The United States Bishops’ Conference asserted that an increase of popular piety is evidence of the Church’s influence on society. They issued a document on November 12, 2003 entitled, Popular Devotional Practices: Basic Questions and Answers. “First of all, by introducing the Catholic faith, the Church transforms the culture, leaving the imprint of the faith on the culture,” they said.
“At the same time, however, the Church assimilates certain aspects of the culture, as some elements of the culture become absorbed and integrated into the life of the Church,” they added. “This twofold process can be seen in the development of popular devotional practices.”
Both the liturgy and popular piety have a role in this transformation, the bishops wrote.
“While this inculturation of the faith takes place in the liturgy, popular devotions carry the faith a step deeper into the everyday life of a particular culture,” they said. “When properly ordered to the liturgy, popular devotions perform an irreplaceable function of bringing worship into daily life for people of various cultures and times.”
“Since the liturgy is the center of the life of the Church, popular devotions should never be portrayed as equal to the liturgy, nor can they adequately substitute for the liturgy,” they wrote. “What is crucial is that popular devotions be in harmony with the liturgy, drawing inspiration from it and ultimately leading back to it.”
Pope Pius XII said, “The purpose of popular devotional practices is to attract and direct our souls to God, purifying them from their sins, encouraging them to practice virtue and, finally, stimulating them to advance along the path of sincere piety by accustoming them to meditate on the eternal truths and disposing them better to contemplate the mysteries of the human and divine natures of Christ.” Blessed John Paul II referred to popular devotions in America and said, “These and other forms of popular piety are an opportunity for the faithful to encounter the living Christ.” All of the forms of popular piety promoted by Dan Lynch Apostolates are approved by the Church.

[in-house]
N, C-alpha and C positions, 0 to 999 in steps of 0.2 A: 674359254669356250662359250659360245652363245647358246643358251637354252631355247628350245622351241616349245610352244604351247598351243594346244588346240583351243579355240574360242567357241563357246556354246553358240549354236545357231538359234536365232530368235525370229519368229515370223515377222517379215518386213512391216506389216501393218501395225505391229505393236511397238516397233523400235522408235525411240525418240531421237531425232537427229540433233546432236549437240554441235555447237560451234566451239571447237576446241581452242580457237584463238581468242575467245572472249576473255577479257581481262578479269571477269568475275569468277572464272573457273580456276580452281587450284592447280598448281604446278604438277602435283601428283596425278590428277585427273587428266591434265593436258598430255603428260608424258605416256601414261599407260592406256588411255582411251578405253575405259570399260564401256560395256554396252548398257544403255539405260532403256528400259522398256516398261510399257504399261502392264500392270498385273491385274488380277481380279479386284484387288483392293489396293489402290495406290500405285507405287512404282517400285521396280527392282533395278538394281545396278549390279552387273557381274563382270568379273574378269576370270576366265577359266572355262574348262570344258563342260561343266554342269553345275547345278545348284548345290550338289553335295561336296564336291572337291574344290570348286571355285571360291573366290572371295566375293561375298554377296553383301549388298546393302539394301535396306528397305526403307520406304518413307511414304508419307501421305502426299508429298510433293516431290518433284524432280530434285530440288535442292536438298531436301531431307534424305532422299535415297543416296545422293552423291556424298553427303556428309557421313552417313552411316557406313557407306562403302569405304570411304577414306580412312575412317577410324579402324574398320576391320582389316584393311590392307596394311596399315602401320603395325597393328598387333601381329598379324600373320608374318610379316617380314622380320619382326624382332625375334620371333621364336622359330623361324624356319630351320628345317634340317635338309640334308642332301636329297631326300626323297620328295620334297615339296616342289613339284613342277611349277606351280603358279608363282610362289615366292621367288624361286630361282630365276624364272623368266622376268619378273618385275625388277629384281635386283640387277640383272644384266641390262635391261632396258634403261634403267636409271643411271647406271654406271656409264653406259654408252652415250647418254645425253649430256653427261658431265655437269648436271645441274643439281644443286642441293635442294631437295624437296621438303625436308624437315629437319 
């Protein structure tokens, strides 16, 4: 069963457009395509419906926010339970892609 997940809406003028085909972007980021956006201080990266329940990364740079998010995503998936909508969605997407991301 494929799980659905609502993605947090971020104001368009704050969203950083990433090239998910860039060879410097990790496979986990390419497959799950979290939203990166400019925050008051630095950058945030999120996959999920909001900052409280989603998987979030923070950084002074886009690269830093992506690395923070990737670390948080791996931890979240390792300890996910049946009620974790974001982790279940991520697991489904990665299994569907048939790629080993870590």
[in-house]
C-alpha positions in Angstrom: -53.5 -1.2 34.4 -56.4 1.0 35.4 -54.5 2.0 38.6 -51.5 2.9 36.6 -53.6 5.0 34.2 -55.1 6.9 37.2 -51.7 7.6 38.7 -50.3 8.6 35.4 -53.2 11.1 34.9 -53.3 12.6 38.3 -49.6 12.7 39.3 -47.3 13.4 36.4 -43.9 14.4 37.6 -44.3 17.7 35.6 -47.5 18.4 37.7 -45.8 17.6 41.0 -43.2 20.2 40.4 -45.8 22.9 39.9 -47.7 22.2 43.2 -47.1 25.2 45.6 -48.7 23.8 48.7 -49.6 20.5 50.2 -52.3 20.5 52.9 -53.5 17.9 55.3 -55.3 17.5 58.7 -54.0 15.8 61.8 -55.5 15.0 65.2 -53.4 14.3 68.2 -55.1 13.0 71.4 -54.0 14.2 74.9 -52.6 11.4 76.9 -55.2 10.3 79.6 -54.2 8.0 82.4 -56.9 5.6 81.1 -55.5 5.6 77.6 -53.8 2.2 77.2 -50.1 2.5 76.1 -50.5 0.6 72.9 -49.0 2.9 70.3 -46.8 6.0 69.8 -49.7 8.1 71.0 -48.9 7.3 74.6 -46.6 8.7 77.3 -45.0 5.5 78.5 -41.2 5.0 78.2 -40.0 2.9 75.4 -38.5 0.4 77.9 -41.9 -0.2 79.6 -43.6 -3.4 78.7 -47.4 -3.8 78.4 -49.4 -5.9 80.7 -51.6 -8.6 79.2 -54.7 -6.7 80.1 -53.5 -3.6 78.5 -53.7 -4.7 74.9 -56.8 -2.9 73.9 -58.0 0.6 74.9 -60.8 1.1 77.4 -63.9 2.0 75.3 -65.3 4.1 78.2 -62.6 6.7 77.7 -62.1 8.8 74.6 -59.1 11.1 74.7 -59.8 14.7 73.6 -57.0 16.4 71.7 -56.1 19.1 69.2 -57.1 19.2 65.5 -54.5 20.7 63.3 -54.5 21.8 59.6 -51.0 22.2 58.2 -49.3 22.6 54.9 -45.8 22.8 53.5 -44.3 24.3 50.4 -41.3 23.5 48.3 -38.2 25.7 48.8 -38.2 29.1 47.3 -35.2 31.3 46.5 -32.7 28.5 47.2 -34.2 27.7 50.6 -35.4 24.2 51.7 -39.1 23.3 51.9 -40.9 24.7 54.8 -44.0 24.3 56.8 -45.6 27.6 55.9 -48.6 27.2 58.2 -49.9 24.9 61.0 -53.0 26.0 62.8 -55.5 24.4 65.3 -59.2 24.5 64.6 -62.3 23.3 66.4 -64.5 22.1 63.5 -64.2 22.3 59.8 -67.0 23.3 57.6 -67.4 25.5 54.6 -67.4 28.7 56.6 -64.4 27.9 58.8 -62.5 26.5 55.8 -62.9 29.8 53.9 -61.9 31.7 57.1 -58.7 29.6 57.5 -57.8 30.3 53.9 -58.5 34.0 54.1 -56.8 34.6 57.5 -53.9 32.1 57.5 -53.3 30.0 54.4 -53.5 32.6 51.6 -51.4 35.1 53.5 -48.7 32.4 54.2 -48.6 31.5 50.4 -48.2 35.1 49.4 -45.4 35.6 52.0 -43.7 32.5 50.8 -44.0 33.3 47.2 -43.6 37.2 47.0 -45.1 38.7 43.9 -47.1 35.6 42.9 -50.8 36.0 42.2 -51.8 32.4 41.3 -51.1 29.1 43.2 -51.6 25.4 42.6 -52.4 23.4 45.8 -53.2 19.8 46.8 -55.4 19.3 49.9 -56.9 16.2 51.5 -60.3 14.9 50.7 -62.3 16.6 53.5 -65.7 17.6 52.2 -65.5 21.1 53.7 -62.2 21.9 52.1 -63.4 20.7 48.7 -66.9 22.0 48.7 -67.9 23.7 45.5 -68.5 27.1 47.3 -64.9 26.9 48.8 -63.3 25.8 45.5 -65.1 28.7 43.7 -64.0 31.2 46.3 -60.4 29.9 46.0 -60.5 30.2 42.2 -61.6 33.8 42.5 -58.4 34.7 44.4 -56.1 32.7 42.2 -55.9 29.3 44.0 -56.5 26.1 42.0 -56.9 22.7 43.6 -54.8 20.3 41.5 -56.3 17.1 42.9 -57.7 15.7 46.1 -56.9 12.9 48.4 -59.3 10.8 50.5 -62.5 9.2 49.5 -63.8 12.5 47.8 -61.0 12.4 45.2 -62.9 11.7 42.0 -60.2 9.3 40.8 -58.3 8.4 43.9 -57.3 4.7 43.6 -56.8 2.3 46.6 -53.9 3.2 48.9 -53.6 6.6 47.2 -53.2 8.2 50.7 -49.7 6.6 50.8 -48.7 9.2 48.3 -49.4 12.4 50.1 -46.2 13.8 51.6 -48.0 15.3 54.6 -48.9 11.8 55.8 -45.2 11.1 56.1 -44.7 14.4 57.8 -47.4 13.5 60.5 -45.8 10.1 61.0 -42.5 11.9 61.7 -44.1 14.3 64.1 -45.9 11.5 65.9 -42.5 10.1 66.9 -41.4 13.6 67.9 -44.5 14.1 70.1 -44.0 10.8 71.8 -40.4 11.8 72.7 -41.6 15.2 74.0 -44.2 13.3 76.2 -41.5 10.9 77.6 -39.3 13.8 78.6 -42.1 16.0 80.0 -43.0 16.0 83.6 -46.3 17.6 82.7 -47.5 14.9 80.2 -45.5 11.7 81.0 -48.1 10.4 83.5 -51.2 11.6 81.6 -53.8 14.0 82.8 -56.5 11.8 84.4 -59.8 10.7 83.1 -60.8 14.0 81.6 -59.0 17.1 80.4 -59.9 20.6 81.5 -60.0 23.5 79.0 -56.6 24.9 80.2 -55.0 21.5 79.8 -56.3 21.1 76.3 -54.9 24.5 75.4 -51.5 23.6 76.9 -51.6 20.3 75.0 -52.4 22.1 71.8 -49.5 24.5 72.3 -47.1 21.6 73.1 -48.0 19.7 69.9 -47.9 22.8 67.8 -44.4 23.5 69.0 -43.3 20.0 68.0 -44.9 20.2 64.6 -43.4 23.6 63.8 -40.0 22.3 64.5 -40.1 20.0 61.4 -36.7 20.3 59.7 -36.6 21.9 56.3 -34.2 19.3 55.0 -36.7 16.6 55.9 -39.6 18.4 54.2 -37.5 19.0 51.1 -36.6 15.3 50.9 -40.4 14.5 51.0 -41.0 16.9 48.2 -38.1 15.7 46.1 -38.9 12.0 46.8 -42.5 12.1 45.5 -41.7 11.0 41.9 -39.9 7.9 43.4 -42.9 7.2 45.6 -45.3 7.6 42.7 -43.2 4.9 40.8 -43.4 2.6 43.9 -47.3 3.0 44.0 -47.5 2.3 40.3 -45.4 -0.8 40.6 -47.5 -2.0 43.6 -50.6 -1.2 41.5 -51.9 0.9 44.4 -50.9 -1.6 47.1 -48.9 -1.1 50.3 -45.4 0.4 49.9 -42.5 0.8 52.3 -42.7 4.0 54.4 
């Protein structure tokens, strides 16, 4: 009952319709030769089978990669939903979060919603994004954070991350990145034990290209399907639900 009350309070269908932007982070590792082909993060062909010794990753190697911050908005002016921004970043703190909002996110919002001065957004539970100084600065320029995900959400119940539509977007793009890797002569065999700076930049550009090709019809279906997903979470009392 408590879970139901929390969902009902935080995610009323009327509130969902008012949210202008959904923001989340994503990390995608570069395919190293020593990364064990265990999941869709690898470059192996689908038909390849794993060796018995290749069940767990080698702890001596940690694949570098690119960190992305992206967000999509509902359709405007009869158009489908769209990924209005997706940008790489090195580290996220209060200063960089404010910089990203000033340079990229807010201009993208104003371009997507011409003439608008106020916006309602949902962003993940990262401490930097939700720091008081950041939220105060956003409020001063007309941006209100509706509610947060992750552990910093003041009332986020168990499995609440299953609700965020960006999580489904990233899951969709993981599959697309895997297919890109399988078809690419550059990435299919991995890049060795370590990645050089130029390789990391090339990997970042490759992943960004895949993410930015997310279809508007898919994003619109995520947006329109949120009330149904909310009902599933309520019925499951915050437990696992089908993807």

Popular devotional practices include the veneration of saints who live in heaven and can intercede and help us with their prayers. Moreover, by showing our love and devotion to the saints we can imitate them and grow in holiness. The most exalted saint is the Blessed Virgin Mary who was immaculately conceived without original sin, never committed any actual sin and was chosen to be The Mother of God. We honor and venerate the Blessed Virgin Mary because she is full of grace, the model of holiness and perfect discipleship and helps us to grow in holiness and become more like her Son.
True love, honor, veneration and devotion to the saints and the Blessed Virgin Mary is not worship and does not interfere with our worship of God but increases it. Her maternal role as our intercessor does not detract from the unique mediation of Jesus Christ of humanity to God, but rather shows its power. She does nothing of her own power and she seeks nothing for herself. All of her power is from God and is used for God as she cooperates with him in the salvation of the human race.
Blessed John Paul II mentioned in his Apostolic Exhortation The Church in America that popular devotions can lead to our conversion, communion and solidarity and an increase of virtue and holiness to confront our modern secular culture.